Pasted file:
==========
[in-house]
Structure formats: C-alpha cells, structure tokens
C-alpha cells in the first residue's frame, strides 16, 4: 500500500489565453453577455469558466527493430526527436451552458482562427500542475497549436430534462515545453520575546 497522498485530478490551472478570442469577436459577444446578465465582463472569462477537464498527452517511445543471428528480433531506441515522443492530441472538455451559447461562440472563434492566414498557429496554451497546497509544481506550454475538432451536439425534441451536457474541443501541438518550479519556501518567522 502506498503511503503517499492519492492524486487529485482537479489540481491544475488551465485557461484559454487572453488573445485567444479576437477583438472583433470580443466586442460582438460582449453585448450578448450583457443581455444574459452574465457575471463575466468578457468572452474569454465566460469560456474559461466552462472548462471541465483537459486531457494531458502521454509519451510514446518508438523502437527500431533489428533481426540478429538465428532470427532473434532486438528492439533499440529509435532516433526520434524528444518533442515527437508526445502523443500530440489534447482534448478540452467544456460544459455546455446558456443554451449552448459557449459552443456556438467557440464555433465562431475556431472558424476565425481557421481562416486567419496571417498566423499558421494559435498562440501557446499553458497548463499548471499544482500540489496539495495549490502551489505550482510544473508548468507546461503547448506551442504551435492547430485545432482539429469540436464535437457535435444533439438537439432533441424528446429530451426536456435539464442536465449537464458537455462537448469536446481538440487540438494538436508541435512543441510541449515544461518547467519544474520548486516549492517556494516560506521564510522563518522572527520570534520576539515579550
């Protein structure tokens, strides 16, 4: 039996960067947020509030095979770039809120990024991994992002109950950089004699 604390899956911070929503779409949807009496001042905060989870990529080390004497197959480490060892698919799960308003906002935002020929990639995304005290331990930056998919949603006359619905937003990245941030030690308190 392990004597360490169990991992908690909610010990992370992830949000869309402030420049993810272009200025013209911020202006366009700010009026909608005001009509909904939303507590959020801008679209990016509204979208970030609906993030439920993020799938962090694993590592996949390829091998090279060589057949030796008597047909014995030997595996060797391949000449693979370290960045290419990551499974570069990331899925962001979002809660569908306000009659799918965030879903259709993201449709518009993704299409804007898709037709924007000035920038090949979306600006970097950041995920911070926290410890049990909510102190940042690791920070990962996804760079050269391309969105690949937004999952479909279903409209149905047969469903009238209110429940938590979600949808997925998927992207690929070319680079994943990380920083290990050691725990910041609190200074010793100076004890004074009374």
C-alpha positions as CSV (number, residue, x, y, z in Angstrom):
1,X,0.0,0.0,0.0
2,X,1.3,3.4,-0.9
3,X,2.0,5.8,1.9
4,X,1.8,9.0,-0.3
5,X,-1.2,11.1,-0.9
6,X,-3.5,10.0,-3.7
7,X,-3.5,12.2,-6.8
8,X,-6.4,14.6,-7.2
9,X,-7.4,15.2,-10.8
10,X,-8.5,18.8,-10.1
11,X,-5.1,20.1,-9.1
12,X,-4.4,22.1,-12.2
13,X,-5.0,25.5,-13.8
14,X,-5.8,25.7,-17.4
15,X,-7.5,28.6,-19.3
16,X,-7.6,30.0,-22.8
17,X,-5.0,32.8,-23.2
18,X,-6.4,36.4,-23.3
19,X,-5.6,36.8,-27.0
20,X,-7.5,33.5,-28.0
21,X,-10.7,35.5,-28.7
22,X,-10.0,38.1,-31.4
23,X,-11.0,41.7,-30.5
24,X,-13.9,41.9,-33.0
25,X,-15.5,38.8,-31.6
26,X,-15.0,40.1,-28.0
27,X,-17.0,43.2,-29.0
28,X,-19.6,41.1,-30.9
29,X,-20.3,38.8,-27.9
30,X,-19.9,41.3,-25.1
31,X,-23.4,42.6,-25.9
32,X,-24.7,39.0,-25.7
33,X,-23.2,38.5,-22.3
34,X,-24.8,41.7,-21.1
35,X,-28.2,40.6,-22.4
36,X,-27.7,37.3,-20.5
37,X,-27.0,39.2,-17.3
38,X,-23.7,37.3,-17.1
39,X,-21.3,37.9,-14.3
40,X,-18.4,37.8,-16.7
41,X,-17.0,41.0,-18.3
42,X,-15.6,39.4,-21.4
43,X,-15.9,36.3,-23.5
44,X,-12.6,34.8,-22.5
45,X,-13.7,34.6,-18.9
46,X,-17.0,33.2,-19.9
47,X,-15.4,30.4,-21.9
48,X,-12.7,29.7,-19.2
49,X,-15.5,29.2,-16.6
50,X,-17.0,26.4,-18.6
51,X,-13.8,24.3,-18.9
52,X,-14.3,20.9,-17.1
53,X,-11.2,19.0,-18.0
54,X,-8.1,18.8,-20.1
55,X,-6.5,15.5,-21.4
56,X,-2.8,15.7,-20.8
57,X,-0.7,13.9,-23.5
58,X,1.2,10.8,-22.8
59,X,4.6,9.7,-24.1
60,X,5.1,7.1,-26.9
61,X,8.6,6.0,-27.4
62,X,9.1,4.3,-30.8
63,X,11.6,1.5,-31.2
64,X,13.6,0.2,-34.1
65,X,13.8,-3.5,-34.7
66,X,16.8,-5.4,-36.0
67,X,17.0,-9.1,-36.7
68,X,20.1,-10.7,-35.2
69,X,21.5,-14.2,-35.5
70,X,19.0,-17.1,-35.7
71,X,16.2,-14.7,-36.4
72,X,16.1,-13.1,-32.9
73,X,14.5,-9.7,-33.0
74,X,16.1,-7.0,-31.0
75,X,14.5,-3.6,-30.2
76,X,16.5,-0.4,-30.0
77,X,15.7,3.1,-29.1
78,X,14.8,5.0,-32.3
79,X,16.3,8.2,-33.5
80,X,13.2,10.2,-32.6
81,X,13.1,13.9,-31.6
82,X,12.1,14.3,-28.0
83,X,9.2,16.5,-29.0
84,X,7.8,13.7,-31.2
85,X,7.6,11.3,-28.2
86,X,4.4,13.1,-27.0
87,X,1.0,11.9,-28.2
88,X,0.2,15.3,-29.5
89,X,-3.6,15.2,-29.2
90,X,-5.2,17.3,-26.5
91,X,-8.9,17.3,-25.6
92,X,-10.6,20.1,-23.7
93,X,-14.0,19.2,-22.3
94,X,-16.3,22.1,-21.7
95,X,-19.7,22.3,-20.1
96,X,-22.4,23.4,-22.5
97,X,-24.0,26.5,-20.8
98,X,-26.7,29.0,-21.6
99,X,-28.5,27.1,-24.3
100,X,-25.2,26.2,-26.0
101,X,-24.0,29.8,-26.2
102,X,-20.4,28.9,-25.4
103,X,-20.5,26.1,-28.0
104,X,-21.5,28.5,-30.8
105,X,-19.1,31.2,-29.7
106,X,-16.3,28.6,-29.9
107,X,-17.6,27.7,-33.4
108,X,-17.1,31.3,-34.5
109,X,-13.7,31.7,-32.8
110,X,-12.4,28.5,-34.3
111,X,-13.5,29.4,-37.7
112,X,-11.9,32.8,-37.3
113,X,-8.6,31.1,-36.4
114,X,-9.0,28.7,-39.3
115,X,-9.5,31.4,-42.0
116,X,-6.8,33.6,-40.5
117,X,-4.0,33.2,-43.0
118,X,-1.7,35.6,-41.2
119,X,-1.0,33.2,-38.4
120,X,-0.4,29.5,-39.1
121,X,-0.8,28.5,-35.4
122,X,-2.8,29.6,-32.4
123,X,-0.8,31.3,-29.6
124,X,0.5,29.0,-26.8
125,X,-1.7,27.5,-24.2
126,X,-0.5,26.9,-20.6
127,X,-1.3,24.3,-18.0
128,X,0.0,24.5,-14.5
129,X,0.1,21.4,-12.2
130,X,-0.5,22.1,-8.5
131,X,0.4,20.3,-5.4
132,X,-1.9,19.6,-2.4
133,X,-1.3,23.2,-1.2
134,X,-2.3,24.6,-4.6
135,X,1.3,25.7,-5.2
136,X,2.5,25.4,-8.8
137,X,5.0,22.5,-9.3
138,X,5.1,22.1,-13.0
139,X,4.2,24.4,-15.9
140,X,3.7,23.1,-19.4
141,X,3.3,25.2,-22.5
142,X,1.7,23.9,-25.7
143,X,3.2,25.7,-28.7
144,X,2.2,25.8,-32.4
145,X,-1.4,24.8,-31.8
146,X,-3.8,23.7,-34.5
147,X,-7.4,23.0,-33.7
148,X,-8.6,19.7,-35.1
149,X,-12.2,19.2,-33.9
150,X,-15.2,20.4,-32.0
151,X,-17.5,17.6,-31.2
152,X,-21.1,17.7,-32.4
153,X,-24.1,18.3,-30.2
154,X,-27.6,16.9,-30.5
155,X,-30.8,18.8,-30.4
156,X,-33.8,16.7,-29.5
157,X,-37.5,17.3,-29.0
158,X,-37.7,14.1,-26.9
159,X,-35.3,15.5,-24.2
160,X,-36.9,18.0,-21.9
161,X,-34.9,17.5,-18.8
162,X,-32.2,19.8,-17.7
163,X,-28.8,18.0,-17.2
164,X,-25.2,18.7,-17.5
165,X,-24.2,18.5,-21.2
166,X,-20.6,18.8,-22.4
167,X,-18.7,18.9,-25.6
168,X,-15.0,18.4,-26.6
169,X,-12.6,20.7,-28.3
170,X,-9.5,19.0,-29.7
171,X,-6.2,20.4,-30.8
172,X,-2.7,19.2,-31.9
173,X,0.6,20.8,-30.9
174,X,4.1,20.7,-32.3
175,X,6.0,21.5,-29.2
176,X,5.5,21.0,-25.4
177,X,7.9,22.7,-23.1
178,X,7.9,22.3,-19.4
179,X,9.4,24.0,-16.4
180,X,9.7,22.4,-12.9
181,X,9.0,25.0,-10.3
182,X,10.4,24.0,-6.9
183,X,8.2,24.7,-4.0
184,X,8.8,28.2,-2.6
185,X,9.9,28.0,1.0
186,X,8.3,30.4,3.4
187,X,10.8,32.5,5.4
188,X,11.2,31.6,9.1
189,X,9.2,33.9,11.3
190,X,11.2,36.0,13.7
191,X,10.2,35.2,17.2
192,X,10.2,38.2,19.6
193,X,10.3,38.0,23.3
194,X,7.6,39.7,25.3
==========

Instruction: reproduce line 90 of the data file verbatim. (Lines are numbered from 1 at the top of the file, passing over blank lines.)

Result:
85,X,7.6,11.3,-28.2